Bomb blasts, the trial of General Musharraf, socialite parties and beer from a Parsi-run brewery are some of the things Indian journalist Meena Menon experienced during her stint in Islamabad. Her book, Reporting Pakistan, highlights the spirit of ordinary people in the face of political tumult.
This review of her book is written by Anahita Mukherjee and was first published in Parsiana, a magazine for the Zoroastrian community.
That Pakistan produced excellent Irish Cream, beer and flavoured vodka was one of many revelations about the country that Meena Menon discovered while living in Islamabad. She was one of two Indian journalists stationed in Pakistan in 2013. It was here that she sampled the fine products of Murree Brewery.
In a Muslim country under prohibition, where alcohol is considered haram (anything that is forbidden by Islamic law), it’s unlikely that anybody other than a Parsi could have gotten away with running a brewery. It’s often joked that the over 150-year-old brewery landed on the wrong side of the border post-Partition.
Pre-Partition, the brewery was jointly owned by a Parsi, Hindu and British family. In 1947, its Parsi director, Peshotan Bhandara, bought over the company stakes from both his British partner as well as the Hindu partner who headed to India. “That a Parsi gentleman was ready to stay back in Pakistan post-Partition shows just how much faith the community had in the newly formed country at the time,” says Menon in an interview with Parsiana.
Her book, Reporting Pakistan, mentions how Murree Brewery supplied drinks to the Pakistan army right till Prime Minister Zulfikar Ali Bhutto banned alcohol consumption in the 1970s, a policy continued by Zia-ul-Haq. While Murree Brewery had to close production at the time, the Bhandara family’s close association with the Pakistani administration allowed them to re-open the brewery and even sell alcohol at licenced outlets.
It’s at one such outlet, in a dingy room in one of three five-star hotels in Islamabad authorised to sell liquor, that Menon would buy the six units of alcohol per month that her permit allowed her. She was often the only woman in a jam-packed room full of customers out to grab Murree’s products. (Murree Brewery is the only company officially allowed to manufacture alcohol in Pakistan. The rest is supplied illicitly).
Only expats and non-Muslims are officially allowed to buy alcohol in Pakistan, and Menon found that she was able to get an alcohol permit in Islamabad with far greater ease than she was able to open a bank account. There was such a high demand for alcohol that Menon was often surprised to find that on most days, stocks of beer had run out. She was most disappointed at having to leave several cases of beer behind in Pakistan, when her visa was abruptly terminated by the Pakistani government, and she was summarily sent back home to India.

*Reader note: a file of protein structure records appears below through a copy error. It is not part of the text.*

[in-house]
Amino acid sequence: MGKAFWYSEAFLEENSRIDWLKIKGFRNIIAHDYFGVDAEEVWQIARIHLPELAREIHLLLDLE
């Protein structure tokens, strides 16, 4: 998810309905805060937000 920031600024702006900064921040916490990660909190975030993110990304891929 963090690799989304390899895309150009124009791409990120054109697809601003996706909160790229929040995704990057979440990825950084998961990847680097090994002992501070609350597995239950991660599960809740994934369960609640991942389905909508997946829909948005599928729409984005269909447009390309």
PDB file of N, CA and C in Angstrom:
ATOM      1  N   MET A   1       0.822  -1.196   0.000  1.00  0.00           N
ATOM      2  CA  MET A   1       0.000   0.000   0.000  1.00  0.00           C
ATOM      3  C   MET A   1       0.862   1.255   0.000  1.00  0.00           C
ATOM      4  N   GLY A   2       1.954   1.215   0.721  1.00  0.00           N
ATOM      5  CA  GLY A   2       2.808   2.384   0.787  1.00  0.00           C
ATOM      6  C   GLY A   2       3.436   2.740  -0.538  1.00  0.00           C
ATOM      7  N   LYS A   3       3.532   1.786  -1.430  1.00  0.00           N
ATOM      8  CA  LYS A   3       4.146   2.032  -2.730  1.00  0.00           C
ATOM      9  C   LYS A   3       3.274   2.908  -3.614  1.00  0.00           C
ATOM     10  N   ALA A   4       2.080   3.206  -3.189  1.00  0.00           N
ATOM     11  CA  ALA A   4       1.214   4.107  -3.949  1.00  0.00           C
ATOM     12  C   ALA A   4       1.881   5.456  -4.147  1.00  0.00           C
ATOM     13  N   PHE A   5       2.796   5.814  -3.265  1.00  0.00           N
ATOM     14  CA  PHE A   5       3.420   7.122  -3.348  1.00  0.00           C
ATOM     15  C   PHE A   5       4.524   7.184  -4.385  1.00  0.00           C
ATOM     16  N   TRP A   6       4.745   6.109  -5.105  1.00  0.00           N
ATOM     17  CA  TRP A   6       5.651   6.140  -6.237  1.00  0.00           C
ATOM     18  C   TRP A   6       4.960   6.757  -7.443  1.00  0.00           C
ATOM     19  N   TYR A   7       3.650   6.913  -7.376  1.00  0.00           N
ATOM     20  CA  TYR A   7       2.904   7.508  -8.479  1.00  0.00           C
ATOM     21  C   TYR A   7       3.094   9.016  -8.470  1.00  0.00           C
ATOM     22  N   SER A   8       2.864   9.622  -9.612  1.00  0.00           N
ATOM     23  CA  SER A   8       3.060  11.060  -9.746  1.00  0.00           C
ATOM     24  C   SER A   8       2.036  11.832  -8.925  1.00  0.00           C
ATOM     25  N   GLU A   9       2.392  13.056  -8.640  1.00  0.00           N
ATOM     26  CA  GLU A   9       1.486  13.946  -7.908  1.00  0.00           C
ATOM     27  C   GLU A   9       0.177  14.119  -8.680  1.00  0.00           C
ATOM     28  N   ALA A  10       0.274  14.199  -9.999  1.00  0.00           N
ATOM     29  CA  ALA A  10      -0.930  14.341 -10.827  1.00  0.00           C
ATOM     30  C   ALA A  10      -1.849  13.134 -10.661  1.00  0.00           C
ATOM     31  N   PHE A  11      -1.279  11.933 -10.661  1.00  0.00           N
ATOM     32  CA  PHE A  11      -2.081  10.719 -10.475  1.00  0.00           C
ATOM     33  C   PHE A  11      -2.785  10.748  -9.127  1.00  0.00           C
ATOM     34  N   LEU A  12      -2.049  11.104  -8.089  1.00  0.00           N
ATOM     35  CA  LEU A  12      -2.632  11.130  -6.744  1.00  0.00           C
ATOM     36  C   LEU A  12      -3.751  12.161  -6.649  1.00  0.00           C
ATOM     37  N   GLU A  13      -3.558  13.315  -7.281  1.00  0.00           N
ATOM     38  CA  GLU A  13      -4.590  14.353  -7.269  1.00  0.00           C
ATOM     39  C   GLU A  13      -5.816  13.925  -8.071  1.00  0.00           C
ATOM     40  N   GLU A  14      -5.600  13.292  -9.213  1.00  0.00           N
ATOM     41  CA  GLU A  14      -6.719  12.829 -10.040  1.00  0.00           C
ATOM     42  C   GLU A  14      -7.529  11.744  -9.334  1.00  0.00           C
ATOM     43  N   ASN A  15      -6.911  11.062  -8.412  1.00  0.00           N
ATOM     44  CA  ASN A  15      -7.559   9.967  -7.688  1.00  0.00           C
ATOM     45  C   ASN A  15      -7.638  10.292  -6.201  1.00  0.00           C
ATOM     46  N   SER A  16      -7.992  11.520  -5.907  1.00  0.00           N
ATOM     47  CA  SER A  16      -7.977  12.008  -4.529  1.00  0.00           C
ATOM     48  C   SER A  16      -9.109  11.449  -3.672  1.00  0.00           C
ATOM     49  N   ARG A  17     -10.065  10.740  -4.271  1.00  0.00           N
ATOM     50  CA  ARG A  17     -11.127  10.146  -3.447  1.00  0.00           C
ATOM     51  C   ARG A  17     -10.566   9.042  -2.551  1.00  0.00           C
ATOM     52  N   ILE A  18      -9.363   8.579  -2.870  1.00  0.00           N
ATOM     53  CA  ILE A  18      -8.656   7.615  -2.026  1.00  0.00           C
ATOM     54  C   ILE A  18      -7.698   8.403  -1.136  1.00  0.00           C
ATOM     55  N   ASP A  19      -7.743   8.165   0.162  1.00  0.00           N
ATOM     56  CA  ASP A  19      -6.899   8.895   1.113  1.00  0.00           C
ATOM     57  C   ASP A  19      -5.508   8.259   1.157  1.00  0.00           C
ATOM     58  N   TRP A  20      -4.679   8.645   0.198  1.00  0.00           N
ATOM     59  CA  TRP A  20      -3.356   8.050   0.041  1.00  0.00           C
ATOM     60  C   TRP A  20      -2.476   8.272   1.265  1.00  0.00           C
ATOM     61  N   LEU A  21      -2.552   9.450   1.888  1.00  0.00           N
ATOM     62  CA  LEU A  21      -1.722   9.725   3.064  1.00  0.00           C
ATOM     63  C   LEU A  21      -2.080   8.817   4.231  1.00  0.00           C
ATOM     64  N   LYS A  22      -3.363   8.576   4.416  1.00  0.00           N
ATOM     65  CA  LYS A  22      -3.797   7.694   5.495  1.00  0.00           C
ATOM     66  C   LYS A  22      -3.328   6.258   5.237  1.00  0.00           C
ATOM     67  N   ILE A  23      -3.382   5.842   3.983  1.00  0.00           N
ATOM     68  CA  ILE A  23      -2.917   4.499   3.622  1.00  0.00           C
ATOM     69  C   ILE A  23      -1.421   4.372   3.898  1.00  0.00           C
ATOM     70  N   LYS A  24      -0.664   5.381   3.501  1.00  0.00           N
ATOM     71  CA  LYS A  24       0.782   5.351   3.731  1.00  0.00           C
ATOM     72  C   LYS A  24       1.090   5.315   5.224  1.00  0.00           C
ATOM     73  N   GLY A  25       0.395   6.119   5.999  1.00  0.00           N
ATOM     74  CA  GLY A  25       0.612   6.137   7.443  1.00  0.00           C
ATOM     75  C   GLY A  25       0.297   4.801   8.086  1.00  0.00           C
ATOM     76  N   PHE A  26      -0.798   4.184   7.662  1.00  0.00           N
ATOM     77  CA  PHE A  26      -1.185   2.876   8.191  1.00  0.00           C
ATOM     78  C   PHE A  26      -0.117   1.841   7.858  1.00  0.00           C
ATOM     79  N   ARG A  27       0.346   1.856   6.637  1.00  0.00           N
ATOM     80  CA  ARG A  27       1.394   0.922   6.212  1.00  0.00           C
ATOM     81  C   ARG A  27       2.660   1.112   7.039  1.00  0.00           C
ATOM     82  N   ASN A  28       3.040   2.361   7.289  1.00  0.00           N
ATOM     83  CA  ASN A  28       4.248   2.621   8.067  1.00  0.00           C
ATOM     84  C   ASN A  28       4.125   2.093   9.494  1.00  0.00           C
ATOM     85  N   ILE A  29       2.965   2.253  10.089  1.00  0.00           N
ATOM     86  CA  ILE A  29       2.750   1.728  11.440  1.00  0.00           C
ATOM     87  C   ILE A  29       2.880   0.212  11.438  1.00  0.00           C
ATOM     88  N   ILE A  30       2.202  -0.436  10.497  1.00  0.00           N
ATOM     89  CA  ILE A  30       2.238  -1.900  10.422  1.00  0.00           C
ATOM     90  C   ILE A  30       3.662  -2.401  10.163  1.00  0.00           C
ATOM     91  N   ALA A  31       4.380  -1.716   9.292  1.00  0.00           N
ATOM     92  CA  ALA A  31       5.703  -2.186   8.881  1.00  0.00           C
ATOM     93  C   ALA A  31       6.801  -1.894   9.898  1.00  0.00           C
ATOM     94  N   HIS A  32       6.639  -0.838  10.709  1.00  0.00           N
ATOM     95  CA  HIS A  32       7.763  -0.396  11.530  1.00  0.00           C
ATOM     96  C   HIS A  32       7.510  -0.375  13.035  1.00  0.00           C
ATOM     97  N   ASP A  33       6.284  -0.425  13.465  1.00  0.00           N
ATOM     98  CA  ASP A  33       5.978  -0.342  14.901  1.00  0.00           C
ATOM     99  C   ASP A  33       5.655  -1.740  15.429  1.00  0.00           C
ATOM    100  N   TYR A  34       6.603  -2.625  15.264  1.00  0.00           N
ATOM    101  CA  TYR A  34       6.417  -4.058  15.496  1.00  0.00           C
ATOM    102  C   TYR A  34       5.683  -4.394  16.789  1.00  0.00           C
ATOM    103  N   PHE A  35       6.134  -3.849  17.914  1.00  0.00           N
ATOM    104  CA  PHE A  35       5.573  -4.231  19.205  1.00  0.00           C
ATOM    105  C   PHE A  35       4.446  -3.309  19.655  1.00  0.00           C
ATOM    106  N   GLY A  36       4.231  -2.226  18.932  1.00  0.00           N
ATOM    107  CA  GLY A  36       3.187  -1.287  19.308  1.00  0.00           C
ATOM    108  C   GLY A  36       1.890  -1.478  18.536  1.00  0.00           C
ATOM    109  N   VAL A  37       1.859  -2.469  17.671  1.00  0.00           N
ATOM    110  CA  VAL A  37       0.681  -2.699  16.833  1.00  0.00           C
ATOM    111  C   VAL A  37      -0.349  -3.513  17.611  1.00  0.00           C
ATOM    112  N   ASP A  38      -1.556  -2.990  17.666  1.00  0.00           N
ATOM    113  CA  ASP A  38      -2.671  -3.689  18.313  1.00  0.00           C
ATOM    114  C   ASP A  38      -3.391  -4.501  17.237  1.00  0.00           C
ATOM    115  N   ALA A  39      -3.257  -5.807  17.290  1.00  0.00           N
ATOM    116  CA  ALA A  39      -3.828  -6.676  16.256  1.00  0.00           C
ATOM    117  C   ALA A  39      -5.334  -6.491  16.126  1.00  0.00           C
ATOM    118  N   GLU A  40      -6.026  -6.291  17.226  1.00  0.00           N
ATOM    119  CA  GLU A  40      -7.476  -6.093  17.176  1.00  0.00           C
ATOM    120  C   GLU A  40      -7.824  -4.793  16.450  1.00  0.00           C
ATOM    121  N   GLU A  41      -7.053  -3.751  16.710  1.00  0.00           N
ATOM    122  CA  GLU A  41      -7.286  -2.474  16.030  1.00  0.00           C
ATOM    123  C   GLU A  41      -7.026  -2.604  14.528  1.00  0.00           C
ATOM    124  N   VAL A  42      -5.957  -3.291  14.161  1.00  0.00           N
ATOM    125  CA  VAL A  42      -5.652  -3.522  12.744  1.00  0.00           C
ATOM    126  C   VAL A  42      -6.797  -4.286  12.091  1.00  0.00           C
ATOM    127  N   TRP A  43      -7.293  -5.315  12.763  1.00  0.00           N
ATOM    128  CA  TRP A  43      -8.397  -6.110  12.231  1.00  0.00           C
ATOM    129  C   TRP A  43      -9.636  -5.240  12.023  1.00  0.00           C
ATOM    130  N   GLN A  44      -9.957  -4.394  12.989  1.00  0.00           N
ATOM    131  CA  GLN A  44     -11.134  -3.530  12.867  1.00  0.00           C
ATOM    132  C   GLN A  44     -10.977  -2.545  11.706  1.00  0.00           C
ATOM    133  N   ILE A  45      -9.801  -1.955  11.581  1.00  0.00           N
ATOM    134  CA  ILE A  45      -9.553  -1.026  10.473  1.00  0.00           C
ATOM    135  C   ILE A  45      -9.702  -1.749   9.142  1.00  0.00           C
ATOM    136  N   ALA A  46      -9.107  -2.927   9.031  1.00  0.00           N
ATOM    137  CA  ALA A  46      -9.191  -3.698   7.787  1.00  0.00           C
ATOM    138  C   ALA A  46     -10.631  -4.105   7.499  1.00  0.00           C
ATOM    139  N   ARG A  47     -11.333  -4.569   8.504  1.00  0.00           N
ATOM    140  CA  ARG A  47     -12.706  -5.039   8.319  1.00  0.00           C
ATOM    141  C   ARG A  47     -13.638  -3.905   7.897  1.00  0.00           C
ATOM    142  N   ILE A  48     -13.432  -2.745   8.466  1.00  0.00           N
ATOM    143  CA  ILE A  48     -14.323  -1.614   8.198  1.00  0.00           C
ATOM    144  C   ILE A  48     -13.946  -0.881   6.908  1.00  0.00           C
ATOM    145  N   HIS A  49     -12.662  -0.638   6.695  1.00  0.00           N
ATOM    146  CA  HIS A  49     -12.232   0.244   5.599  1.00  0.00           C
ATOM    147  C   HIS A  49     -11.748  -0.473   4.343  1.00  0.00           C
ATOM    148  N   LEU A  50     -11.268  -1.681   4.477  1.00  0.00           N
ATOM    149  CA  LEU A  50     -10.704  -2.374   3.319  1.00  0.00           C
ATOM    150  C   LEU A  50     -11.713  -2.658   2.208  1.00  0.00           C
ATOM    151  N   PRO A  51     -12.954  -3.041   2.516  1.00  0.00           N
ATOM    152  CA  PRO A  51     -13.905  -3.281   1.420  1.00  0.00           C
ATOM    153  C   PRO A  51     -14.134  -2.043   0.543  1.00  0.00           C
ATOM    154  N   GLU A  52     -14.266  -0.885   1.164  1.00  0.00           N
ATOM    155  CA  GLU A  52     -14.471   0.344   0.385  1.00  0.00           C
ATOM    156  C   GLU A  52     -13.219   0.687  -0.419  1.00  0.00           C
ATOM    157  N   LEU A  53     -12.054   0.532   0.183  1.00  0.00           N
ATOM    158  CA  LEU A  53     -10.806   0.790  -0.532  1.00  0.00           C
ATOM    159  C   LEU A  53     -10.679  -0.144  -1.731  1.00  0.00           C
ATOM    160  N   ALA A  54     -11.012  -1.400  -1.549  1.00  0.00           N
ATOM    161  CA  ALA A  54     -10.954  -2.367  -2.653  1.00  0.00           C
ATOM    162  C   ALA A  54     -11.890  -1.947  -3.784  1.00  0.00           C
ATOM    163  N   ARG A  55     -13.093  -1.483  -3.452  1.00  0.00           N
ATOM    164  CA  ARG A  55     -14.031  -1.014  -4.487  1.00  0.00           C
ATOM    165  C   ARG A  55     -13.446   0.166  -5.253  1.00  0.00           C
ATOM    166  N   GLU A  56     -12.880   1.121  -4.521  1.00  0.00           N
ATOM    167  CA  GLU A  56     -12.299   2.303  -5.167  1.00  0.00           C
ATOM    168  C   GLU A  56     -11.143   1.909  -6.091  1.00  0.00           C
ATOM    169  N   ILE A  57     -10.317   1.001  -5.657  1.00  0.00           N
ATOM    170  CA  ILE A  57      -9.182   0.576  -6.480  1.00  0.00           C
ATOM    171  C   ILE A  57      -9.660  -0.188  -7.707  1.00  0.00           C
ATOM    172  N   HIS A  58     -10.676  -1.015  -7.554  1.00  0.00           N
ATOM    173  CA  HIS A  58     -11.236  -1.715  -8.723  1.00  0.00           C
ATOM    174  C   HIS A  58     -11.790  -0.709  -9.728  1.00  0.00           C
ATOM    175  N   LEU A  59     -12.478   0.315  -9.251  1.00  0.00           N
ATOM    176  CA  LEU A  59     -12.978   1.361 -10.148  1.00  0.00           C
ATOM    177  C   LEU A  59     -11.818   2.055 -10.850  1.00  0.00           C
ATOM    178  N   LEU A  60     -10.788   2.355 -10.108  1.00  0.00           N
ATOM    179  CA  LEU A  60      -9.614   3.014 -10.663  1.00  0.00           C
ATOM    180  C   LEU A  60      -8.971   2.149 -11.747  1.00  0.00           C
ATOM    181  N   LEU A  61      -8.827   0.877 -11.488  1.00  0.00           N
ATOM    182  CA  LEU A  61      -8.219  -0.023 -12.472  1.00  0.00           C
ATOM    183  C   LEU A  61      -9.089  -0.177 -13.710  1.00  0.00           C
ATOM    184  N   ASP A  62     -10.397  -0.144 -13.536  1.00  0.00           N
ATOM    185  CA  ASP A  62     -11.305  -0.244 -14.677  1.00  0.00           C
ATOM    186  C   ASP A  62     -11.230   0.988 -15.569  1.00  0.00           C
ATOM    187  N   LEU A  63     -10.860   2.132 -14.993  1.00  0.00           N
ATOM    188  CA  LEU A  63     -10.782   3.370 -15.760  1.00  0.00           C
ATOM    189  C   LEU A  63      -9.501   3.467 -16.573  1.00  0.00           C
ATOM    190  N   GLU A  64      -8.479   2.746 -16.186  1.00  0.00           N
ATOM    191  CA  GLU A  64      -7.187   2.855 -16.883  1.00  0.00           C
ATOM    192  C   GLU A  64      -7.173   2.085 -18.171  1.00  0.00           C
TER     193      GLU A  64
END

She was lucky to get her hands on Murree’s Irish Cream, which to her chagrin, was discontinued midway during her nine-month stint in Islamabad. Irish Cream was not in great demand in a country which, despite prohibition, preferred hard liquor.
Menon remembers the time her car was chased by a mob of men as she was leaving the outlet at a five-star hotel; they were resentful of the quantity of alcohol she was allowed to purchase.
The scibe sorely missed being allowed to visit the brewery in Rawalpindi, as her visa confined her to Islamabad. However, she did have the pleasure of meeting Peshotan’s grandson Isphanyar Bhandara, who now runs the brewery his father and grandfather once ran.
She writes of how proud Bhandara is of the quality of his beer made with Australian barley and German hops, which, he insists, is better than Kingfisher. That’s something Menon concedes. She writes of Bhandara’s desire to set shop in India, something he came very close to doing in recent years, signing a deal with an Indian businessman. Bureaucratic hurdles have kept the venture from taking off.
Parsis are far better treated than other minorities in Pakistan. Contrary to popular perception in India, Menon found that Hindus aren’t the worst off, though in Sindh province, girls are allegedly forcibly married and converted to Islam. The minorities that suffer most are Muslim minorities who are viewed with suspicion and dislike in a largely Sunni country. Ahmadis and Shias face numerous human rights violations; the killing and disappearance of Ahmadis is commonplace. Menon conducted detailed interviews with Ahmadi families, as well as those of other minorities like Christians, who have suffered greatly and often been driven from their homes.
Parsis, though, have largely escaped persecution. Menon believes this may have something to do with their miniscule population — what Bhandara calls “a winding-down community” — with many of its members migrating abroad. The Parsi population numbering under 1,500 in Pakistan is dwindling at a faster rate than in India. “Parsis are largely viewed as a business community that minds its own business,” observes Menon.